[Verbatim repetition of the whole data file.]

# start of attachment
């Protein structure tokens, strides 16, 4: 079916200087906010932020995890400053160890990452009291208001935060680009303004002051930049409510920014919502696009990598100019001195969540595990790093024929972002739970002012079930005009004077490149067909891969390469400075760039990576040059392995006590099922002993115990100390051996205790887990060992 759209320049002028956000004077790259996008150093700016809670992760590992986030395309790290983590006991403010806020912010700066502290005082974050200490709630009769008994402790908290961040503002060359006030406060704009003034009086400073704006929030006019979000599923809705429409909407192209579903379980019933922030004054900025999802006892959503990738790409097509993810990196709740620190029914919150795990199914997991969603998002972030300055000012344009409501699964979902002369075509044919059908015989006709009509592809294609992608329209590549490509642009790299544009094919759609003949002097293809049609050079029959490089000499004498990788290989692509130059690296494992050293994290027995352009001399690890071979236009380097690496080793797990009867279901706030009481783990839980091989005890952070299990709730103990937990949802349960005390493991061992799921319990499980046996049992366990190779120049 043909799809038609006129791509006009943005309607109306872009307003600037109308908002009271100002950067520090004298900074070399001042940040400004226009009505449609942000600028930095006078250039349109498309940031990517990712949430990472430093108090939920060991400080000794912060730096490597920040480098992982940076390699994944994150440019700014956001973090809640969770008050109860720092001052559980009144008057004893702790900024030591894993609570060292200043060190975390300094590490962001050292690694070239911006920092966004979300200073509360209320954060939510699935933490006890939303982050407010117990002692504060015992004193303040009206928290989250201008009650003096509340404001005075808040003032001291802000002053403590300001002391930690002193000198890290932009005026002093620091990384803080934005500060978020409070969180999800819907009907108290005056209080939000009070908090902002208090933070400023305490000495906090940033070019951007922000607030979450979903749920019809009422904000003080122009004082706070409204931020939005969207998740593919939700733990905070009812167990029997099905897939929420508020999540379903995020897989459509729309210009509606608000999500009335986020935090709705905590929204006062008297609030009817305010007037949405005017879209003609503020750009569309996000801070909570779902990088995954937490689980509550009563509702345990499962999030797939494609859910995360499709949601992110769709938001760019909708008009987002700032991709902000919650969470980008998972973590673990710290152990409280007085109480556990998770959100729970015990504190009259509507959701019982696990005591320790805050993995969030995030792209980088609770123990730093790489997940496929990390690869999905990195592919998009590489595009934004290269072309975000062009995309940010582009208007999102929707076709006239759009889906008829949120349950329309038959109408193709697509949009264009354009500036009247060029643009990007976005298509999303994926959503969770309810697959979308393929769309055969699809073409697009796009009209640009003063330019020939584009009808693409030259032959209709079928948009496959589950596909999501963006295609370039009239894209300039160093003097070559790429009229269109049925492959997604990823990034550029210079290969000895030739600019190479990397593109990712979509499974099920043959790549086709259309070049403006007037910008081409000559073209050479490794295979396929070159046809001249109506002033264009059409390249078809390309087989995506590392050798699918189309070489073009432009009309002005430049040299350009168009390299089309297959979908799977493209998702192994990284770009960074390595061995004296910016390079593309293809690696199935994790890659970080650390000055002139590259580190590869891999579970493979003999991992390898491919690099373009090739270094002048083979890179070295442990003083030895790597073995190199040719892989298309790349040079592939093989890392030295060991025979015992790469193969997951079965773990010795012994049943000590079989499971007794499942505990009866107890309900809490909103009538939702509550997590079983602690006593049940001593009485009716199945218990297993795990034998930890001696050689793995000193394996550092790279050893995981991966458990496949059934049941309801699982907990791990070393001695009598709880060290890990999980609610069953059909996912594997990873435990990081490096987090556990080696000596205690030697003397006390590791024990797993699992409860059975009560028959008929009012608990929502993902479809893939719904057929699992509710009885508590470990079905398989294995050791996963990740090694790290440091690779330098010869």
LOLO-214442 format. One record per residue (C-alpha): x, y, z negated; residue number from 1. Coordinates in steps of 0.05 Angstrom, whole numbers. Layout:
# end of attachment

């Protein structure tokens, strides 16, 4: 079916200087906010932020995890400053160890990452009291208001935060680009303004002051930049409510920014919502696009990598100019001195969540595990790093024929972002739970002012079930005009004077490149067909891969390469400075760039990576040059392995006590099922002993115990100390051996205790887990060992 759209320049002028956000004077790259996008150093700016809670992760590992986030395309790290983590006991403010806020912010700066502290005082974050200490709630009769008994402790908290961040503002060359006030406060704009003034009086400073704006929030006019979000599923809705429409909407192209579903379980019933922030004054900025999802006892959503990738790409097509993810990196709740620190029914919150795990199914997991969603998002972030300055000012344009409501699964979902002369075509044919059908015989006709009509592809294609992608329209590549490509642009790299544009094919759609003949002097293809049609050079029959490089000499004498990788290989692509130059690296494992050293994290027995352009001399690890071979236009380097690496080793797990009867279901706030009481783990839980091989005890952070299990709730103990937990949802349960005390493991061992799921319990499980046996049992366990190779120049 043909799809038609006129791509006009943005309607109306872009307003600037109308908002009271100002950067520090004298900074070399001042940040400004226009009505449609942000600028930095006078250039349109498309940031990517990712949430990472430093108090939920060991400080000794912060730096490597920040480098992982940076390699994944994150440019700014956001973090809640969770008050109860720092001052559980009144008057004893702790900024030591894993609570060292200043060190975390300094590490962001050292690694070239911006920092966004979300200073509360209320954060939510699935933490006890939303982050407010117990002692504060015992004193303040009206928290989250201008009650003096509340404001005075808040003032001291802000002053403590300001002391930690002193000198890290932009005026002093620091990384803080934005500060978020409070969180999800819907009907108290005056209080939000009070908090902002208090933070400023305490000495906090940033070019951007922000607030979450979903749920019809009422904000003080122009004082706070409204931020939005969207998740593919939700733990905070009812167990029997099905897939929420508020999540379903995020897989459509729309210009509606608000999500009335986020935090709705905590929204006062008297609030009817305010007037949405005017879209003609503020750009569309996000801070909570779902990088995954937490689980509550009563509702345990499962999030797939494609859910995360499709949601992110769709938001760019909708008009987002700032991709902000919650969470980008998972973590673990710290152990409280007085109480556990998770959100729970015990504190009259509507959701019982696990005591320790805050993995969030995030792209980088609770123990730093790489997940496929990390690869999905990195592919998009590489595009934004290269072309975000062009995309940010582009208007999102929707076709006239759009889906008829949120349950329309038959109408193709697509949009264009354009500036009247060029643009990007976005298509999303994926959503969770309810697959979308393929769309055969699809073409697009796009009209640009003063330019020939584009009808693409030259032959209709079928948009496959589950596909999501963006295609370039009239894209300039160093003097070559790429009229269109049925492959997604990823990034550029210079290969000895030739600019190479990397593109990712979509499974099920043959790549086709259309070049403006007037910008081409000559073209050479490794295979396929070159046809001249109506002033264009059409390249078809390309087989995506590392050798699918189309070489073009432009009309002005430049040299350009168009390299089309297959979908799977493209998702192994990284770009960074390595061995004296910016390079593309293809690696199935994790890659970080650390000055002139590259580190590869891999579970493979003999991992390898491919690099373009090739270094002048083979890179070295442990003083030895790597073995190199040719892989298309790349040079592939093989890392030295060991025979015992790469193969997951079965773990010795012994049943000590079989499971007794499942505990009866107890309900809490909103009538939702509550997590079983602690006593049940001593009485009716199945218990297993795990034998930890001696050689793995000193394996550092790279050893995981991966458990496949059934049941309801699982907990791990070393001695009598709880060290890990999980609610069953059909996912594997990873435990990081490096987090556990080696000596205690030697003397006390590791024990797993699992409860059975009560028959008929009012608990929502993902479809893939719904057929699992509710009885508590470990079905398989294995050791996963990740090694790290440091690779330098010869």
LOLO-214442 format. One record per residue (C-alpha): x, y, z negated; residue number from 1. Coordinates in steps of 0.05 Angstrom, whole numbers. Layout: